Lewisham Council supports small and indie businesses – and we thank you for that – but these are often in temporary or meanwhile spaces that aren’t purpose built. This situation is not sustainable and damages the growing numbers of businesses and individuals that tend to be regarded as insubstantial, dependent on hand-outs or free desks, essentially insignificant to planners and budget-setters.

  • And yet, this week Arts Council England, has just shared that the arts and culture industry has grown 10% in a year, and now contributes £8.5bn to the UK economy. More than double that of the Premier League.
  • The Government is listening: last month Sir Peter Bazalgette published his report to the Dept of Biz asking for a sector deal for the Creative Industries which features and promotes exactly the kind of creative industry cluster, that this proposal could provide a Borough-wide focus for.
  • Sadiq Khan is promoting the Thames Estuary Production Corridor – of which Lewisham forms part.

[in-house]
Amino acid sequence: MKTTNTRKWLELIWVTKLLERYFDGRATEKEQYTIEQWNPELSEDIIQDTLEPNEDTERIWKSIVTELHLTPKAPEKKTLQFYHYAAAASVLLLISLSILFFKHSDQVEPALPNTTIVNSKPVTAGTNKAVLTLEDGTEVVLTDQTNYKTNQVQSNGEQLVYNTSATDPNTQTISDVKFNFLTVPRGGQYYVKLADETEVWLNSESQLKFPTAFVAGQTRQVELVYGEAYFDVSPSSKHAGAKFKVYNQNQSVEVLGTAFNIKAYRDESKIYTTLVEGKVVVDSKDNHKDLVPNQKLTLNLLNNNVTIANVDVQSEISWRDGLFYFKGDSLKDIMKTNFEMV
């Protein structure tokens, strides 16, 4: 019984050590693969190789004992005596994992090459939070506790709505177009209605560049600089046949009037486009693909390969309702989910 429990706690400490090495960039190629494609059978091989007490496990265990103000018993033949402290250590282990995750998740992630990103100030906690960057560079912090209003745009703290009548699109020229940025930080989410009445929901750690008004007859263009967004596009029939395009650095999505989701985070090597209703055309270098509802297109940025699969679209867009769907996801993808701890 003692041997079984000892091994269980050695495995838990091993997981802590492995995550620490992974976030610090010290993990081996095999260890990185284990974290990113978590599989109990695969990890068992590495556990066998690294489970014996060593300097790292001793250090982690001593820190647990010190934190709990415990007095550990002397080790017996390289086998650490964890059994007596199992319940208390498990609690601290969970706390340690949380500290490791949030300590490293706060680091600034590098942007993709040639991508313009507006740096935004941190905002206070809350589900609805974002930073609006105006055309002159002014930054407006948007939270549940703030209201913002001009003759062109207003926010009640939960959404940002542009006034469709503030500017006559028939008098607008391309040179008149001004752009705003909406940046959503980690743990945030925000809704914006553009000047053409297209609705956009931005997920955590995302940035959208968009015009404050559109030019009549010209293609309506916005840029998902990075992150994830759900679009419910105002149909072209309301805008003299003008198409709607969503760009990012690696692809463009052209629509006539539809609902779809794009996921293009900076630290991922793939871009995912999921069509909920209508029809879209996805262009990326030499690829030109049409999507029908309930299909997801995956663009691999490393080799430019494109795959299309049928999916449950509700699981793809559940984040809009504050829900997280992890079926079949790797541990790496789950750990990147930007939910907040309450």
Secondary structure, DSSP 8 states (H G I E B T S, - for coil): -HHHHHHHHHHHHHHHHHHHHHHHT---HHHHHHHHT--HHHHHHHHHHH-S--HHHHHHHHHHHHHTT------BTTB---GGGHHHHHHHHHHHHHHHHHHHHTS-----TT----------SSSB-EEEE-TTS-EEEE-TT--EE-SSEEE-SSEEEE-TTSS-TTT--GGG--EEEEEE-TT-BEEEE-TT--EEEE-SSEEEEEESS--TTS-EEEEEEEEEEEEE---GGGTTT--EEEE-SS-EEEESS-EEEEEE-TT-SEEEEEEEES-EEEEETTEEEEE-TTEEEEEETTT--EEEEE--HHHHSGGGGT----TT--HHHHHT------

In a time when “real” jobs are disappearing, creative industries are bucking the trend. Creative Industries will provide the jobs that increasingly people  from all backgrounds in Lewisham are training for and are well-equipped to do. The Playtower proposal can support up to 75 people and many more indirectly, close to where people live and have children in school or nursery, with excellent links to central London.

Secondly we believe – and we note that the Victorian Society agrees – that the changes required to realise this project will not materially affect the architectural integrity of the building, and do in fact celebrate it. Further, they can be dismantled and adapted to suit future uses in future generations, so that the building can continue to meet the needs of the people it was designed to serve.

The Playtower is not just for businesses and individuals. It also has a civic function. This proposal is the only one of the four that comes anywhere near acknowledging and incorporating that very important aspect not only in the enabling development proposals but also in the onward business plan for long-term management of the project. The Community Interest Company will provide a vital link to residents’ voice.